New report details new ways of creating and funding hard news
Evan Vucci, Associated Press
Journalists and consumers alike are struggling to adapt to a rapidly changing world of news reporting, says a study just released by the Pew Foundation’s Journalism Project. But 2013 also saw surprising and encouraging innovation, the report found.
The news business has been under financial siege since the Internet sparked the collapse of traditional advertising models. But amidst all the chaos, interesting new patterns are emerging that suggest consumers will continue to find news that matters to them, says Amy Mitchell, the Pew report’s lead author.
Mitchell notes the critical role that social media now play in how people absorb and even help create news. Half of Facebook users now get news from Facebook, most of them getting it from friends without looking for it, Mitchell said. Not surprisingly, this is most true of the younger 18-29 bracket, she said. Only a third of those users who get news on Facebook follow journalists or news organizations.
News by the masses
The socializing of news consumption is paralleled by the social creation of news content. Pew found that 12 percent of online news consumers have posted news videos taken themselves and 11 percent have submitted content to news organizations. “This changes the dynamic of how news is created,” Mitchell said. “It’s now a much closer connection.” This self-reporting of news comes heavily into play with dramatic events like the Boston Marathon bombing.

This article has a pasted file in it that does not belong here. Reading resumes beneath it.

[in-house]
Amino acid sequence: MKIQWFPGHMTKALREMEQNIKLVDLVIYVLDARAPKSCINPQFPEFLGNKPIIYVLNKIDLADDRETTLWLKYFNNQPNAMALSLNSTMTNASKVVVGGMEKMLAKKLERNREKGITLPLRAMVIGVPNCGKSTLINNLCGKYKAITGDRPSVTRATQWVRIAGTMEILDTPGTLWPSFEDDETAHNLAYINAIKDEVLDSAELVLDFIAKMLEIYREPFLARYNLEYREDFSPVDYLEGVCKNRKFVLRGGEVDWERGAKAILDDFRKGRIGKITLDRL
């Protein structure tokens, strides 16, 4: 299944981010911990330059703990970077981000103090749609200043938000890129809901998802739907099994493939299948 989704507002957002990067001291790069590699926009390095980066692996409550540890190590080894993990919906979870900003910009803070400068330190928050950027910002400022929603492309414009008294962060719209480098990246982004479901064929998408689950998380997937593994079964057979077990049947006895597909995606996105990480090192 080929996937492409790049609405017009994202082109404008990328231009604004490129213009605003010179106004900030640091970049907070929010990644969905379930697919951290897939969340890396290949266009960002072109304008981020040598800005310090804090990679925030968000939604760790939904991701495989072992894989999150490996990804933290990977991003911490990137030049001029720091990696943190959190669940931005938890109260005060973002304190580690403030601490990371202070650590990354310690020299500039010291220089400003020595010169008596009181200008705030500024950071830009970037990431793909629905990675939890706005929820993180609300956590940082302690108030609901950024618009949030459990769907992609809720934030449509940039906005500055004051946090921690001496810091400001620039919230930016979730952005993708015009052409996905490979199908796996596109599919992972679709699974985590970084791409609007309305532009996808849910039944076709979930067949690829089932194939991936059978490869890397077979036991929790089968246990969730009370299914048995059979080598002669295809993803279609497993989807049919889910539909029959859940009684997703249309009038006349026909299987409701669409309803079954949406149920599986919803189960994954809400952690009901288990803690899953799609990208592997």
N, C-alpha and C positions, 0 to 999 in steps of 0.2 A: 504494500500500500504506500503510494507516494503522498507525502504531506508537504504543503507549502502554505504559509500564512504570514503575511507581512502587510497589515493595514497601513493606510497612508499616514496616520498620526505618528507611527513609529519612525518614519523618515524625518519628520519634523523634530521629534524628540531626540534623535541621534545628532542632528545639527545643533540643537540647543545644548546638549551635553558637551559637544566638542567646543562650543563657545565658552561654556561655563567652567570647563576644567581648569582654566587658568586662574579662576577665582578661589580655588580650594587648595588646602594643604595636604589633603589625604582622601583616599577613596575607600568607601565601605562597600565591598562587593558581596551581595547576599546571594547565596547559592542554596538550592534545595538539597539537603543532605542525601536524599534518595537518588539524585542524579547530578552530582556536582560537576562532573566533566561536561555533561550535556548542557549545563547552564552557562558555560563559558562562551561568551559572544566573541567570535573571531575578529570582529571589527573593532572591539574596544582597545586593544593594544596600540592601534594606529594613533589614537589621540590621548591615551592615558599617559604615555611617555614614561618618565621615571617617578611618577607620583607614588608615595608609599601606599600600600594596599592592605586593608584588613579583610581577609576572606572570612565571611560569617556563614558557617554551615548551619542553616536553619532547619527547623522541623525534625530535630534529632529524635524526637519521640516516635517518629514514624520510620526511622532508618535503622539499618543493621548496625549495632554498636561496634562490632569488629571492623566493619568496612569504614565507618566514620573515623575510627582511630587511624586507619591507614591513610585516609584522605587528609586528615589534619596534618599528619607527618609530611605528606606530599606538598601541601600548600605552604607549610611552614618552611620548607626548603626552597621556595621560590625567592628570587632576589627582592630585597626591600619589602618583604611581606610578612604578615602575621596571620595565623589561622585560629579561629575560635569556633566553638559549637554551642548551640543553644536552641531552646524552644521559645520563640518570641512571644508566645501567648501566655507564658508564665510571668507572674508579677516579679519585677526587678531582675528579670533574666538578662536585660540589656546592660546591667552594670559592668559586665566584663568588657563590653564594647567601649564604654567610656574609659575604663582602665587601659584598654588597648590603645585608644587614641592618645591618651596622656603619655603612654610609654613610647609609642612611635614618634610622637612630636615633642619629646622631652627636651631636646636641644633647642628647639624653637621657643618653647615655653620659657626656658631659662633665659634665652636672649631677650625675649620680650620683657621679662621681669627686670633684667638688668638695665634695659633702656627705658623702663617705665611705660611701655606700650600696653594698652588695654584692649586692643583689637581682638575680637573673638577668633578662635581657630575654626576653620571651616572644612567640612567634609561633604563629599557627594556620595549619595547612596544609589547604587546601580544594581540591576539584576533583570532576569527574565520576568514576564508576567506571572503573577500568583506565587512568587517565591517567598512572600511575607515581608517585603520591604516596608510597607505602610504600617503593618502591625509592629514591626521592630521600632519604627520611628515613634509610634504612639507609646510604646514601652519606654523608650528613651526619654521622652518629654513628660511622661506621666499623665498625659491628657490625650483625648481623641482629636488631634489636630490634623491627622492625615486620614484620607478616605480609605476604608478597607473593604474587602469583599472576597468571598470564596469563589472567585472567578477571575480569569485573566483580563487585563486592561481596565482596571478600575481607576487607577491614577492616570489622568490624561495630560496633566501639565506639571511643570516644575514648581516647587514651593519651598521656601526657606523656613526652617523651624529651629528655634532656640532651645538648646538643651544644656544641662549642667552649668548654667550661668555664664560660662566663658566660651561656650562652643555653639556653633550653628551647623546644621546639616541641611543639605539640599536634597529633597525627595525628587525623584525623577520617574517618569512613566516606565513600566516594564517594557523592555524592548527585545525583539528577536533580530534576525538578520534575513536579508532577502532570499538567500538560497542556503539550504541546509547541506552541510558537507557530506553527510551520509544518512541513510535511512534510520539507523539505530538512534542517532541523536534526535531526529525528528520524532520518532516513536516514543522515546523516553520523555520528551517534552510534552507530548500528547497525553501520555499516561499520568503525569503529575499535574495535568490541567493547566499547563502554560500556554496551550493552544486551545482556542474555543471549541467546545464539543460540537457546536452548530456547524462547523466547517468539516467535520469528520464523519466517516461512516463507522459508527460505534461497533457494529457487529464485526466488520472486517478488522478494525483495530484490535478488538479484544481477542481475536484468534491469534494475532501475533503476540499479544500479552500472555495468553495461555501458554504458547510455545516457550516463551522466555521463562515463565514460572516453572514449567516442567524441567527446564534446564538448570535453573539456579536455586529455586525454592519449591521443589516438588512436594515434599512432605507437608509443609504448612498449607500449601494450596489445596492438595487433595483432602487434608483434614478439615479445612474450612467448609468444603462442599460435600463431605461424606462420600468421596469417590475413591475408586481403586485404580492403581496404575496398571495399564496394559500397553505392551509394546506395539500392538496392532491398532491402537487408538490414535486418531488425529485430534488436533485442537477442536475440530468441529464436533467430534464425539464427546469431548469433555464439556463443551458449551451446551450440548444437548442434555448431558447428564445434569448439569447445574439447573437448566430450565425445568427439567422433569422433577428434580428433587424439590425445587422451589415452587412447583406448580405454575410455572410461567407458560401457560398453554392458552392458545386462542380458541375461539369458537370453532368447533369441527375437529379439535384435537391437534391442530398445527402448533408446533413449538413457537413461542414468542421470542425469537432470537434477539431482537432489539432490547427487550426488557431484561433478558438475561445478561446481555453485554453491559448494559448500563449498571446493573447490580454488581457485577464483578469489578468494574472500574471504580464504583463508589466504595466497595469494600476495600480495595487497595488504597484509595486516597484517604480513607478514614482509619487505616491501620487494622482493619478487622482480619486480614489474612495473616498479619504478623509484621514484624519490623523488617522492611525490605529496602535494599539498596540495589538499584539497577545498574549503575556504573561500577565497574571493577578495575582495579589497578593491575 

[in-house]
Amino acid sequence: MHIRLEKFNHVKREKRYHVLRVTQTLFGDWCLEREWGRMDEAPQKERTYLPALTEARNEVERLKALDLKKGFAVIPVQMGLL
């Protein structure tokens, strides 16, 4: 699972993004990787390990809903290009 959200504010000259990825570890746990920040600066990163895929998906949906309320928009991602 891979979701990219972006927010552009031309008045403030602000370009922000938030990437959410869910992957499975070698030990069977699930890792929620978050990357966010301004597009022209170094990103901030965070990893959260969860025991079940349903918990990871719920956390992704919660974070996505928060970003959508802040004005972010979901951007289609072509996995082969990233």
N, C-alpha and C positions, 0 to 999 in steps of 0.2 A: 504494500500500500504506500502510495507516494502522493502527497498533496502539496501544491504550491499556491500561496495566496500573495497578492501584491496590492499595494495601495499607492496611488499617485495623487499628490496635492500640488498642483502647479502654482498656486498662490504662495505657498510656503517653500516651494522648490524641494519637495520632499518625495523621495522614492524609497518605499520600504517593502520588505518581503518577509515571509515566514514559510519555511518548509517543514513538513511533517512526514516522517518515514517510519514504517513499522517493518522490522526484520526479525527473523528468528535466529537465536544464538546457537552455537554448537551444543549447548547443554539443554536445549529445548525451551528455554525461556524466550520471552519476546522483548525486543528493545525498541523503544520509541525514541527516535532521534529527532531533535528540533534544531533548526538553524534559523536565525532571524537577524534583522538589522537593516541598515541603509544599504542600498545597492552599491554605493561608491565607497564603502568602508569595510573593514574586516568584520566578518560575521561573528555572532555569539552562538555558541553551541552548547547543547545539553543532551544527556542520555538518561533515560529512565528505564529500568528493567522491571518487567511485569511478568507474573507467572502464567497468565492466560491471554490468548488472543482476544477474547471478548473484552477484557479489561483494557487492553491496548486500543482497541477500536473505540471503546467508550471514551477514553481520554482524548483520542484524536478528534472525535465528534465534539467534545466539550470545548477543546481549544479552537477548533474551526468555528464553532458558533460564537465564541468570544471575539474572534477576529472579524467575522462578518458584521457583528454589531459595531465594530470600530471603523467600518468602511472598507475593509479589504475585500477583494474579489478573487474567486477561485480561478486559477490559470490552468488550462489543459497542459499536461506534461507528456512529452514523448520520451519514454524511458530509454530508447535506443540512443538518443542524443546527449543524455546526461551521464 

On the supply side, Portland’s Oregonian recently made a bold move to generate more revenue, notes Mike Ananny at the USC Annenberg School of Journalism. The paper is now paying reporters based in part on how many clicks their stories generate and how long readers stay on the page.
In the past, Ananny said, different sections of the newspaper always subsidized hard news. Usually it was the auto section and classified ads. “Now we have much more data on the individual story level,” Ananny said, allowing a cash-strapped paper to motivate its reporters with clicks.
The danger, Ananny notes, is that this could radically change the nature of the news, skewing it toward “click bate.” Ironically, the Oregonian move was presaged by a satirical Portlandia comedy segment in which a local newspaper is taken over by an online link site.
“We’ve parodied this kind of thing for a long time,” Ananny says, “but it’s not surprising when a paper is strapped for revenue.”
The future of news
So where will the hard journalism of tomorrow come from? 2013 saw some dramatic changes on the landscape, Pew’s Mitchell notes, with big personal brands and deep pockets making some bold moves.
Sports and elections data guru Nate Silver left the New York Times, taking his FiveThirtyEight blog to ESPN and expanding its reach. Policy wonk blogger Ezra Klein left the Washington Post to create Vox.com, which aims to “explain” news in simple and fun ways. Amazon founder Jeff Bezos bought the Washington Post for $250 million. And Ebay founder Pierre Omidyar has put up $250 million to found First Look Media, a new journalism conglomerate.
The nonprofit First Look’s first move out of the box was to hire Glenn Greenwald, the journalist who broke the Edward Snowden NSA story, to operate a website called “The Intercept,” devoted to “fearless adversarial journalism.”
Aside from wealthy benefactors spotting seed money, it’s not really clear yet what the business model is for these enterprises, said William Grueskinn at the Columbia School of Journalism. “We’re kind of in the ‘Let one thousand flowers bloom' phase right now,” Grueskinn said.
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